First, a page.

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I've been in the process of putting together a both for the past month.

I'm looking for suggests from photographers on what types of prints and what sizes you find sell best. I'm currently debating between traditional framed prints, Acrylic prints and canvas.

Any suggestions would be greatly appreciated. 


- Mike

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Good ones.

Think subject matter, composition, quality, presentation.

Obviously that's the first part. I'm not talking about subject matter. I'm more interested in medium type. 

As an Artist first. I care about what I stated first. too many are just interested in the broad crowd appeal. It results in lower standards at our shows. If you focus (pun intended) on the aforementioned quality, it will show in your work and result in better sales. I have created in each of the medias you mentioned. Some pieces fit well in certain types of media. All sell if the combination is good.

Here's my work. You be the judge.

Well, you really like and are adept at Photoshop. That is popular and what the common crowd expects. I'm sure none have ever seen Antelope Canyon shots (facetiousness). I'm not going to judge your shots. I'm sure you know what you are doing. What I was trying to bring across is put the effort into a passion for the art. Using your photography skills to produce art that shows your passion. When doing this, find the media that couples with the image to fit the concept, for that particular art piece. It will show in your work and result in good sales. If you just want to know what sells best - what sells the most- what the common consumer will buy---go and look through the local Walmart, Target etc.  I know of someone who sells like crazy at shows. He uses photoshop to  put a window frame around the staged benches on the beach and many variations on the same. Prints them on canvas as Triptiks. Uses a double booth and probably has a hard time carrying all that weight to the bank, each night.  He sells like crazy. So decide, what do you want to achieve? My view...create the best art. Be guided by your passion. Find what shows your work the best. The rest will fall in place.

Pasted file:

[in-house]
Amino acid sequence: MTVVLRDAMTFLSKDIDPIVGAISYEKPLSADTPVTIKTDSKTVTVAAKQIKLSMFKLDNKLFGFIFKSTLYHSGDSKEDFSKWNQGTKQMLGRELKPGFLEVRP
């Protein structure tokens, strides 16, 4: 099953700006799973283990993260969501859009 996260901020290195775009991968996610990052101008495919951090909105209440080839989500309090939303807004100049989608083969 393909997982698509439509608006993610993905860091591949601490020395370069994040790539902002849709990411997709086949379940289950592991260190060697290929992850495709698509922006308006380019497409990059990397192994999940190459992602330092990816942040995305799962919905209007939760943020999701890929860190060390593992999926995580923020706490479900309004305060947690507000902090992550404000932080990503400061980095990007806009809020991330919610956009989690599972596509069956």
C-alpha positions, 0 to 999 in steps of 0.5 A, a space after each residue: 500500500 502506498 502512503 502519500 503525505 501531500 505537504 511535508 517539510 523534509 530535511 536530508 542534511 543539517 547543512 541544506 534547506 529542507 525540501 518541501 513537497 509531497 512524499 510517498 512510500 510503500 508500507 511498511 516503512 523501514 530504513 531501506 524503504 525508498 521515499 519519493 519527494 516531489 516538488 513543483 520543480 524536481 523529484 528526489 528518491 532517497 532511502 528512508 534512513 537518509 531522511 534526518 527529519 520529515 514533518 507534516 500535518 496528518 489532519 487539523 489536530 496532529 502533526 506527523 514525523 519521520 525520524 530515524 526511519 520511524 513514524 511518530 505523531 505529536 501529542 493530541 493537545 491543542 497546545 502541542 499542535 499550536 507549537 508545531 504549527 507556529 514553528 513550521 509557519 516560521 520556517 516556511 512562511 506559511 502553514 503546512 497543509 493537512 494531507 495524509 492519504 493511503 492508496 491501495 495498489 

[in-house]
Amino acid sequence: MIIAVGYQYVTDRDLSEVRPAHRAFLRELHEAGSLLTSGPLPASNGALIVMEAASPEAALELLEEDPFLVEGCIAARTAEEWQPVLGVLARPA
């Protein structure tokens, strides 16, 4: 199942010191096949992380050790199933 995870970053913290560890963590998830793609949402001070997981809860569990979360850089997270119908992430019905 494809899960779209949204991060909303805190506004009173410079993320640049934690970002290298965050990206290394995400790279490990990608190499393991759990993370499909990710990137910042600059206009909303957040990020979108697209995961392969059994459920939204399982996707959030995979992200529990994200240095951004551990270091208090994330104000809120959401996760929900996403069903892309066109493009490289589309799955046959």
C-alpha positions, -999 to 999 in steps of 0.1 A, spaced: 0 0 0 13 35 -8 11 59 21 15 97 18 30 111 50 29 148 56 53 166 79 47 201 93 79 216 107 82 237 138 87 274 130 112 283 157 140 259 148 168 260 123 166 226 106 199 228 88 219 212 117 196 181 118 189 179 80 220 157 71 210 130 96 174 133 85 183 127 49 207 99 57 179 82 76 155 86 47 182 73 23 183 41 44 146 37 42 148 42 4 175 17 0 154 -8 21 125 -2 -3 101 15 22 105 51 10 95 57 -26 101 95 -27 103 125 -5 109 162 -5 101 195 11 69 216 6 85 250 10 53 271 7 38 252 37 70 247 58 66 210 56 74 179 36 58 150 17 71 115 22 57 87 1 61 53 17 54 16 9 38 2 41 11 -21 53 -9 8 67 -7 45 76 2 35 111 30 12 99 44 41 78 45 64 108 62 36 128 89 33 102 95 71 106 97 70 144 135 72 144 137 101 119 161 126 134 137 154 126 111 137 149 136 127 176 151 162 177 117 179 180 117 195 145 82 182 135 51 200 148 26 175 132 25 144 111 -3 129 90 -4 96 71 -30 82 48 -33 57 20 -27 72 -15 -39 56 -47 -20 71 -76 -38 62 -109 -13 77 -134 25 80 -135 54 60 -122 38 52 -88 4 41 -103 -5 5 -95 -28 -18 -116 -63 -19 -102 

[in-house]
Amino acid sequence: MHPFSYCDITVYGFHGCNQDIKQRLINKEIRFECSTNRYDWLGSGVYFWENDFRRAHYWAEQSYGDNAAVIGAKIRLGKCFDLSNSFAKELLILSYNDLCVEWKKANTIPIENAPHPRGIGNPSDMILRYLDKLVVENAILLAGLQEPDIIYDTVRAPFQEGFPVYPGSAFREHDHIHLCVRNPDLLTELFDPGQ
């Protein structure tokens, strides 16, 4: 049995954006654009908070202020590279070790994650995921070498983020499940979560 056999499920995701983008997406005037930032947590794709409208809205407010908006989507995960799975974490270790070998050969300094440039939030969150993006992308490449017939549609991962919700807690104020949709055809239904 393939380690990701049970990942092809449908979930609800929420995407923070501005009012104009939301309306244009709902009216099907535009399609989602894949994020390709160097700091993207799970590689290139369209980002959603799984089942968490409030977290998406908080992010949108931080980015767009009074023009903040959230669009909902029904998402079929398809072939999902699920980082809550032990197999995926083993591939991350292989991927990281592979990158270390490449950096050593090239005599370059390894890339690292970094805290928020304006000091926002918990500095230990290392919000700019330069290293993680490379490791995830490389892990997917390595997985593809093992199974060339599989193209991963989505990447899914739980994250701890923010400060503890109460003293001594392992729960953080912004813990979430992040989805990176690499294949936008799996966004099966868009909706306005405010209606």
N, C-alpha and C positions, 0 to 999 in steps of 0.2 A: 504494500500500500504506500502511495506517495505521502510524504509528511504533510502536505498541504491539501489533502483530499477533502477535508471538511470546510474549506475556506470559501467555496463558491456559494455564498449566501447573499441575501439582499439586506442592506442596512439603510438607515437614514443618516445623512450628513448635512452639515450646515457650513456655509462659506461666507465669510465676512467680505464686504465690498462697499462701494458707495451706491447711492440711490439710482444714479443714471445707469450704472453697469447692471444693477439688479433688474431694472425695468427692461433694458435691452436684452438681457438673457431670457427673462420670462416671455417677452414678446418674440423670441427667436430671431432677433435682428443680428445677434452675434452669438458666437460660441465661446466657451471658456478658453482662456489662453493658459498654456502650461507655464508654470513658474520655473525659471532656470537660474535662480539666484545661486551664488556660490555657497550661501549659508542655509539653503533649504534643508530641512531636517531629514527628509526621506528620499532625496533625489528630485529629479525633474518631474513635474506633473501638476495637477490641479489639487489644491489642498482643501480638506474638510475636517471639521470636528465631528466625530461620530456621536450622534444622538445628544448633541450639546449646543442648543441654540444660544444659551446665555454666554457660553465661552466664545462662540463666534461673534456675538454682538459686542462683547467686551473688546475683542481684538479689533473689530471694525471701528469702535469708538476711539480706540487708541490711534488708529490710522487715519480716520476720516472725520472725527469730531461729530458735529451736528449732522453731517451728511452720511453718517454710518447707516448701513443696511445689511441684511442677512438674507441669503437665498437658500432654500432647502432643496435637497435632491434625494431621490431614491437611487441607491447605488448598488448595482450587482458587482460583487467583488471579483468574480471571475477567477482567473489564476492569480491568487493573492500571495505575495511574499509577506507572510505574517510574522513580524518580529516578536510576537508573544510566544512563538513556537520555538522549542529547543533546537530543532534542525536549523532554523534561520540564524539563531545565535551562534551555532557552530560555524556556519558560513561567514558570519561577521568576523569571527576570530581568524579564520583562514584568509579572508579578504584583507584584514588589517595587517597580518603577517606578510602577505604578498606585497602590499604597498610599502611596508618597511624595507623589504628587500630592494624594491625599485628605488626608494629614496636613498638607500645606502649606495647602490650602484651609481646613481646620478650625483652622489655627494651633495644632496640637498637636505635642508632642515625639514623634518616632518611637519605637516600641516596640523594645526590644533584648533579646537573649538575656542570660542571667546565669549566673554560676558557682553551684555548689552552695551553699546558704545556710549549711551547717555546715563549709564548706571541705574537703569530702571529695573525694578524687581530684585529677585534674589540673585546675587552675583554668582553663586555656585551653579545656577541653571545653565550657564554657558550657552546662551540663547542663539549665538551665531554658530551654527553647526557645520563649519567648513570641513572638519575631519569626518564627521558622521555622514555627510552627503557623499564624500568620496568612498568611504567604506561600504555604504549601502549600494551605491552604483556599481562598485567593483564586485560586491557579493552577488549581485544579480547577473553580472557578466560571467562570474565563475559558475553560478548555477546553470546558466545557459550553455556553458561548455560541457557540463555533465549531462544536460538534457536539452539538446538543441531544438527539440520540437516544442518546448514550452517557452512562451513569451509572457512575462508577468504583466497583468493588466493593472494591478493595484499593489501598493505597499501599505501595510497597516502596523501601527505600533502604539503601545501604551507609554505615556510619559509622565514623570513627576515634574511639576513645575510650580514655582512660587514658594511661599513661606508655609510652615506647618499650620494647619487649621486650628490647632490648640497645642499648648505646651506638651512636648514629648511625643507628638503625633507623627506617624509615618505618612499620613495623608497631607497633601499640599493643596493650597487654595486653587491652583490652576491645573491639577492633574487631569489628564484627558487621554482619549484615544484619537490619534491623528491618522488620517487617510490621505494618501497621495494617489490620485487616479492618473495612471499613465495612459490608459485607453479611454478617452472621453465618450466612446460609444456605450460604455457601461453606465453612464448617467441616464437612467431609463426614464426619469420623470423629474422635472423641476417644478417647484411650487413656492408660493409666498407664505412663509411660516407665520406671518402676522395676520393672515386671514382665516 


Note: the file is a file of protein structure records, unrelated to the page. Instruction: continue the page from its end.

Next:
Well Said Larry!!

Just saw this post. Excellent work, Mike. I know the work that is involved in many of those shots. The Subway and the Yellowstone silhouette are exquisite. Good questions too. As I start to get ready to go to print, I need to know these things as well. I love metal, but it's pricey even though it shows my work the best. I'll look forward to knowing what you decide. Good luck.

Subject matter is not that important. I've always found light is more important than subject. Anything can look great if the light is great.

Images that have impact and subjects that they may have seen before but not in the way you are showing them. Put together a body of work where when passing by your booth, if they see something they like, they will probably like a lot more when they come in a look around.

As an example, this is the body of work I put together a few years ago:

Larry Berman

Larry B. I'm sorry to say, that in this instance I disagree with you, completely. Yes, Lighting is extremely important. After all photography is based upon light. However subject matter & composition are of far greater importance if presenting as creative Art work. While an Orchid may look more beautiful when done with different lighting and Antelope Canyon (from where the tour brings you) can be seen differently with different lighting... they have been seen and done ad nauseam. If you want evoke dialogue, discussion and communication... if you want to affect the world as artists have tried over the ages, then select the right combination of subject matter, composition, lighting, technique and presentation. I can think of very little in the world of photography, that was great art, yet was just a use of lighting with a non significant subject matter nor composition. I would agree that without decent lighting nothing will present well. So lighting is of course very important but I would not work to bring about the best exposure and lighting to capture that image of a turd in the grass. For even with the best lighting, it would still be just a turd  :-)   

Hi Mike

I just checked out your work and I am impressed! You have a great eye and your passion is definitely showing in your work. I am also a photographer (35+ years) and you can take this with a grain of salt because this is just my opinion. I see a lot of new photography and art getting away from the traditional glass over the image with mats unless being hung in a museum. With all the great papers, ie: cotton archival canvas and others, once framed and covered with glass/acrylic, something is lost.